Cochise County, Arizona, has not certified midterm results Around 164,000 people's votes for the midterm elections are at risk after Arizona's Cochise County and Pennsylvania's Luzerne County failed to certify local results by their states' deadlines.

Counties in Arizona, Pennsylvania fail to certify election results by legal deadlines

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Some 164,000 people's votes for the midterm elections in Arizona and Pennsylvania may end up not officially counting. That's because local officials missed the legal deadlines for certifying the results in their states. Here's NPR's Hansi Lo Wang.

HANSI LO WANG, BYLINE: It's a kind of vote by an Arizona county board of supervisors after an election that usually doesn't get much attention.


UNIDENTIFIED PERSON #1: Chair votes aye. All those opposed?



WANG: But those nay votes by Republican officials meant they refused to certify more than 47,000 Arizonans votes in Cochise County on Monday, despite finding no legitimate problems. That's raised alarms, including with the Democratic chair of the county's board Ann English.


ANN ENGLISH: I'd like to say that there is no reason for us to delay.

WANG: And for most of the country so far, there's been no delay and no trouble with getting the midterm election results certified. But in Pennsylvania's Luzerne County, the local board of elections deadlocked along party lines on whether to make some 117,000 ballots official. One of the Democrats on the board abstained from voting, though that official told the Associated Press later on that he planned to support certifying at another meeting later this week, and that would be after the state's legal deadline.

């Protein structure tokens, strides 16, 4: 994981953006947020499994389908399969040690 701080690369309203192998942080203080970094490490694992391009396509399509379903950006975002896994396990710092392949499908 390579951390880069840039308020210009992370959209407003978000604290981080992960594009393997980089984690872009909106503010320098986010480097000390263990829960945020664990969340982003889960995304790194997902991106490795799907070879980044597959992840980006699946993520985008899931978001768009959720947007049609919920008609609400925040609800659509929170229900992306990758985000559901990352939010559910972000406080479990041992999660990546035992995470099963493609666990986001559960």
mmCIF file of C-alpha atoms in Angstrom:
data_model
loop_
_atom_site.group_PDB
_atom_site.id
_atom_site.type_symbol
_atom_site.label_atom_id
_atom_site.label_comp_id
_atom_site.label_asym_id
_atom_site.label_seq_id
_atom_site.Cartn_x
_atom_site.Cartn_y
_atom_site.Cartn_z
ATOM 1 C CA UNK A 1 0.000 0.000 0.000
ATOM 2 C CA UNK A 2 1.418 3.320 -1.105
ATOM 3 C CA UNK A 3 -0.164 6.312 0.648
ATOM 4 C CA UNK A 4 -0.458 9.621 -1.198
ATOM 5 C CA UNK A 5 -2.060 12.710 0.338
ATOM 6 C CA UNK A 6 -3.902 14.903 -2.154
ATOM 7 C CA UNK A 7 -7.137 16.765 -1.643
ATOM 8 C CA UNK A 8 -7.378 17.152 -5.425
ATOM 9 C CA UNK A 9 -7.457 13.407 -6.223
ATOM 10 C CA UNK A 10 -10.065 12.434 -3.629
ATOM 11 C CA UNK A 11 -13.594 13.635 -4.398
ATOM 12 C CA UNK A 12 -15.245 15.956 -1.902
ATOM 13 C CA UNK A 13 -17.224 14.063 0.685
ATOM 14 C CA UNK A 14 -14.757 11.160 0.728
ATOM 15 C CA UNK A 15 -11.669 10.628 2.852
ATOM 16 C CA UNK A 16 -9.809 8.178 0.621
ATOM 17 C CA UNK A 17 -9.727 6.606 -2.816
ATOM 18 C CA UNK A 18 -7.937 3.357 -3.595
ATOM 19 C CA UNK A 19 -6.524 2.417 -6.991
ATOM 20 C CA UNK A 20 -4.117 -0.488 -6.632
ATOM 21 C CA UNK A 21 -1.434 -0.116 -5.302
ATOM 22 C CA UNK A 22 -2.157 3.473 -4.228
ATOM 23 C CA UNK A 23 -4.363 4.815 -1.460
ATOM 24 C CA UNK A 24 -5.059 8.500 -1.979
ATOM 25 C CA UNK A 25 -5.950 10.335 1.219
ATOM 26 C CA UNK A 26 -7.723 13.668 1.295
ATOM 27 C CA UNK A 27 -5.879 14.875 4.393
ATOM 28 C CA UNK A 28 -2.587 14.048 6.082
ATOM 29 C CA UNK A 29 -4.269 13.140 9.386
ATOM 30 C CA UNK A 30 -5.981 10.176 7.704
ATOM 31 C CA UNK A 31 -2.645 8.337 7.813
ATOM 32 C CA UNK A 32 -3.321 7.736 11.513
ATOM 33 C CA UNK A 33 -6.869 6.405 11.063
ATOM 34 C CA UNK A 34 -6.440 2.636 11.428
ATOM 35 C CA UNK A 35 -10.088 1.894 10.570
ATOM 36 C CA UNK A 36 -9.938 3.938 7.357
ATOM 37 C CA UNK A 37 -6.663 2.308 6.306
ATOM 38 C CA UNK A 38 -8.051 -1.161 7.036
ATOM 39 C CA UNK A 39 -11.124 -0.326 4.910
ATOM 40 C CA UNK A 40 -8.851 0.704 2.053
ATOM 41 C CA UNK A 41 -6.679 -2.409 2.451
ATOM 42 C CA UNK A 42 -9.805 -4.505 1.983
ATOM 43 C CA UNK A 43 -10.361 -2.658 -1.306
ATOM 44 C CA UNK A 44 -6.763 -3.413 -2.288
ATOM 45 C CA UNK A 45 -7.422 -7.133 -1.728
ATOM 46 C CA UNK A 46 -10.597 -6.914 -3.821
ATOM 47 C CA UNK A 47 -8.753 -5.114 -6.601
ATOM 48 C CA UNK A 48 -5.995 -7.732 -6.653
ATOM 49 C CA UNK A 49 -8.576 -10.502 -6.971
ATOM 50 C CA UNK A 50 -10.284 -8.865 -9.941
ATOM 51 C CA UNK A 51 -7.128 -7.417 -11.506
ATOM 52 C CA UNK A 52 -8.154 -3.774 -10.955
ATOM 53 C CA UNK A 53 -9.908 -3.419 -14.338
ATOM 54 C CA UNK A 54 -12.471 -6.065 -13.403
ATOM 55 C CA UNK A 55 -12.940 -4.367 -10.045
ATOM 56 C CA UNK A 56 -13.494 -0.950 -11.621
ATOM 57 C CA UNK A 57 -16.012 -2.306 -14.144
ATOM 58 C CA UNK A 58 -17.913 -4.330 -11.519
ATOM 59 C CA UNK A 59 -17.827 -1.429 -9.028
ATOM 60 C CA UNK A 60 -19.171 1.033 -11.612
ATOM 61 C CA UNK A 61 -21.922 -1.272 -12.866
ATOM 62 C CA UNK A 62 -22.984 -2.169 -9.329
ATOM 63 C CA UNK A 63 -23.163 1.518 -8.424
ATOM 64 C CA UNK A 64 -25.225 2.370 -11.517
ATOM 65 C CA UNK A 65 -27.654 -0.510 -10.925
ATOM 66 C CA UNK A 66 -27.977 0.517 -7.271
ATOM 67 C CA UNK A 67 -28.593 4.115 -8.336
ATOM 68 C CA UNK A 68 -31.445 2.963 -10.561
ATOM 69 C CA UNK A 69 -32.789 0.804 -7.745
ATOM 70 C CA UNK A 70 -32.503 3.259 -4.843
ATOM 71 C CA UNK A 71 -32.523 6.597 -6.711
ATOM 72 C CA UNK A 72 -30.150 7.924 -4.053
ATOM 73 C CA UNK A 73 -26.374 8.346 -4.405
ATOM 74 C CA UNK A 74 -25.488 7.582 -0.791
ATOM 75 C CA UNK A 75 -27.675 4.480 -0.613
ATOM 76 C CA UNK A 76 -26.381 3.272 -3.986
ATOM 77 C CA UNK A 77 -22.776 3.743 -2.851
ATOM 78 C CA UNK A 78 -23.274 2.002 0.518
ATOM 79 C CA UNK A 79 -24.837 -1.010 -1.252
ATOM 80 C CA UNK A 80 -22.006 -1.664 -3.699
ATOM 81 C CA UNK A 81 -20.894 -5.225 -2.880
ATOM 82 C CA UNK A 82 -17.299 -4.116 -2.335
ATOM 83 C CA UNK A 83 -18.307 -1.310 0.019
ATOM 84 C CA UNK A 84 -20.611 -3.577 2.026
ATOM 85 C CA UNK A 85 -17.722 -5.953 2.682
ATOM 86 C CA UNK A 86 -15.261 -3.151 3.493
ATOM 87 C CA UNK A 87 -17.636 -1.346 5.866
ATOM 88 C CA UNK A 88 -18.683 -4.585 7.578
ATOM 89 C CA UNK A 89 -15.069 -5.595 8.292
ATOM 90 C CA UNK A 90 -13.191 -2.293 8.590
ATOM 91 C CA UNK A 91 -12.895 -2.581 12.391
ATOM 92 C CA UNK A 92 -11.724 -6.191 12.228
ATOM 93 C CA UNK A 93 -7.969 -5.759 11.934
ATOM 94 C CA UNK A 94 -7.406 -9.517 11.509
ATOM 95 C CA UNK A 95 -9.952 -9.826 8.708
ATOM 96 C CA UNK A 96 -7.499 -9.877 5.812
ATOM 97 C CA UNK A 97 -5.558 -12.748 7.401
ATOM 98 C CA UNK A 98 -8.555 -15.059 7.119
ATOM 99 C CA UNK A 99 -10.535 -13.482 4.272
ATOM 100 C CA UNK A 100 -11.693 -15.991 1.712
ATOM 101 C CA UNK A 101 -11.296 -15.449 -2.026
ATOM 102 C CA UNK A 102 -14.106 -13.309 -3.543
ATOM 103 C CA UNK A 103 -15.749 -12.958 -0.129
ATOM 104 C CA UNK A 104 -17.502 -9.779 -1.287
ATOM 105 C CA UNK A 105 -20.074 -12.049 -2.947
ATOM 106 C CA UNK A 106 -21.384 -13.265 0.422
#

TAMMY PATRICK: These are antics that are not allowed under state law.

WANG: That was Tammy Patrick, a former Arizona election official who's now a member of the National Task Force on Election Crises, speaking to reporters last week. In fact, Arizona's secretary of state is now asking a state court to force the Cochise County officials to certify the election results by Thursday. It's the kind of post-election controversy that, after the chaos in 2020, Patrick had expected.


PATRICK: The certification would be another mundane, banal administrative procedure that was going to be leveraged and used for partisan potential gain or partisan rhetoric, at least. And that's what we're seeing here.

WANG: And what we may be seeing next is more unusual delays as officials in Arizona get ready for the statewide certification deadline next week.

Hansi Lo Wang, NPR News.


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